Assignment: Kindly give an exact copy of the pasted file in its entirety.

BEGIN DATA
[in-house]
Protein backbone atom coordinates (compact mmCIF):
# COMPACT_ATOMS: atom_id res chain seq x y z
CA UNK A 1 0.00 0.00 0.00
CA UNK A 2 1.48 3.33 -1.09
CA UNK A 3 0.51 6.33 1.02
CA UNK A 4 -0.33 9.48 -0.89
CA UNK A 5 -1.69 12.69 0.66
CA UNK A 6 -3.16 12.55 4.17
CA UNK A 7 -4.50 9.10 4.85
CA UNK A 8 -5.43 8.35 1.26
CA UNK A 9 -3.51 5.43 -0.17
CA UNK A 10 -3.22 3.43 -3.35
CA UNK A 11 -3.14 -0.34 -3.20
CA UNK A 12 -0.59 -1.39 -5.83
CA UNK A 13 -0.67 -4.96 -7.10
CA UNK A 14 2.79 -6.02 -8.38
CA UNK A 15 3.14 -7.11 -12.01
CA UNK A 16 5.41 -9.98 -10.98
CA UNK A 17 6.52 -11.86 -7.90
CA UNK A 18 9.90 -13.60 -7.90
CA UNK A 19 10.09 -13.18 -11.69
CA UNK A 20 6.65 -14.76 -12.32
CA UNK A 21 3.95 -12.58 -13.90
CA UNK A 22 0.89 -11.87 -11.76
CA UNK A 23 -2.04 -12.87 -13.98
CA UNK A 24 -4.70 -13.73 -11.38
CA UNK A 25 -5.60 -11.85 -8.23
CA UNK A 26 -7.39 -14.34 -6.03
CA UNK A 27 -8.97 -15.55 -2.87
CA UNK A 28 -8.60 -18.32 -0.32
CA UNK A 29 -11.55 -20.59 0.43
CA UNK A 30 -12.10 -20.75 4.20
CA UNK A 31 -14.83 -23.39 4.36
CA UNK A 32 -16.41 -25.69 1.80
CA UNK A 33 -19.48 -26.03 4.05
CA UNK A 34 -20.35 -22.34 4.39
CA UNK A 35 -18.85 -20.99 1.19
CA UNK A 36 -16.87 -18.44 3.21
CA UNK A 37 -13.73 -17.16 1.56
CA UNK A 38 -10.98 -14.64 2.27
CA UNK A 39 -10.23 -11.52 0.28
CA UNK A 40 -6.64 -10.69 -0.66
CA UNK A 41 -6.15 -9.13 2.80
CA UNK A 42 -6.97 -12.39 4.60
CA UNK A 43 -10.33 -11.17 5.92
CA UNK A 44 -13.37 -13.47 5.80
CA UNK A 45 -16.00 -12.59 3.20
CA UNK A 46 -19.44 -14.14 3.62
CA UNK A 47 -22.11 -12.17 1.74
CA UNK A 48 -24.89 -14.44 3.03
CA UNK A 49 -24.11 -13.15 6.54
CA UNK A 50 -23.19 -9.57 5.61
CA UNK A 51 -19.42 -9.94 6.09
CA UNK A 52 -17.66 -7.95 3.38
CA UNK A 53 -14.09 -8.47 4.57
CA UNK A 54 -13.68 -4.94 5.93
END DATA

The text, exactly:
[in-house]
Protein backbone atom coordinates (compact mmCIF):
# COMPACT_ATOMS: atom_id res chain seq x y z
CA UNK A 1 0.00 0.00 0.00
CA UNK A 2 1.48 3.33 -1.09
CA UNK A 3 0.51 6.33 1.02
CA UNK A 4 -0.33 9.48 -0.89
CA UNK A 5 -1.69 12.69 0.66
CA UNK A 6 -3.16 12.55 4.17
CA UNK A 7 -4.50 9.10 4.85
CA UNK A 8 -5.43 8.35 1.26
CA UNK A 9 -3.51 5.43 -0.17
CA UNK A 10 -3.22 3.43 -3.35
CA UNK A 11 -3.14 -0.34 -3.20
CA UNK A 12 -0.59 -1.39 -5.83
CA UNK A 13 -0.67 -4.96 -7.10
CA UNK A 14 2.79 -6.02 -8.38
CA UNK A 15 3.14 -7.11 -12.01
CA UNK A 16 5.41 -9.98 -10.98
CA UNK A 17 6.52 -11.86 -7.90
CA UNK A 18 9.90 -13.60 -7.90
CA UNK A 19 10.09 -13.18 -11.69
CA UNK A 20 6.65 -14.76 -12.32
CA UNK A 21 3.95 -12.58 -13.90
CA UNK A 22 0.89 -11.87 -11.76
CA UNK A 23 -2.04 -12.87 -13.98
CA UNK A 24 -4.70 -13.73 -11.38
CA UNK A 25 -5.60 -11.85 -8.23
CA UNK A 26 -7.39 -14.34 -6.03
CA UNK A 27 -8.97 -15.55 -2.87
CA UNK A 28 -8.60 -18.32 -0.32
CA UNK A 29 -11.55 -20.59 0.43
CA UNK A 30 -12.10 -20.75 4.20
CA UNK A 31 -14.83 -23.39 4.36
CA UNK A 32 -16.41 -25.69 1.80
CA UNK A 33 -19.48 -26.03 4.05
CA UNK A 34 -20.35 -22.34 4.39
CA UNK A 35 -18.85 -20.99 1.19
CA UNK A 36 -16.87 -18.44 3.21
CA UNK A 37 -13.73 -17.16 1.56
CA UNK A 38 -10.98 -14.64 2.27
CA UNK A 39 -10.23 -11.52 0.28
CA UNK A 40 -6.64 -10.69 -0.66
CA UNK A 41 -6.15 -9.13 2.80
CA UNK A 42 -6.97 -12.39 4.60
CA UNK A 43 -10.33 -11.17 5.92
CA UNK A 44 -13.37 -13.47 5.80
CA UNK A 45 -16.00 -12.59 3.20
CA UNK A 46 -19.44 -14.14 3.62
CA UNK A 47 -22.11 -12.17 1.74
CA UNK A 48 -24.89 -14.44 3.03
CA UNK A 49 -24.11 -13.15 6.54
CA UNK A 50 -23.19 -9.57 5.61
CA UNK A 51 -19.42 -9.94 6.09
CA UNK A 52 -17.66 -7.95 3.38
CA UNK A 53 -14.09 -8.47 4.57
CA UNK A 54 -13.68 -4.94 5.93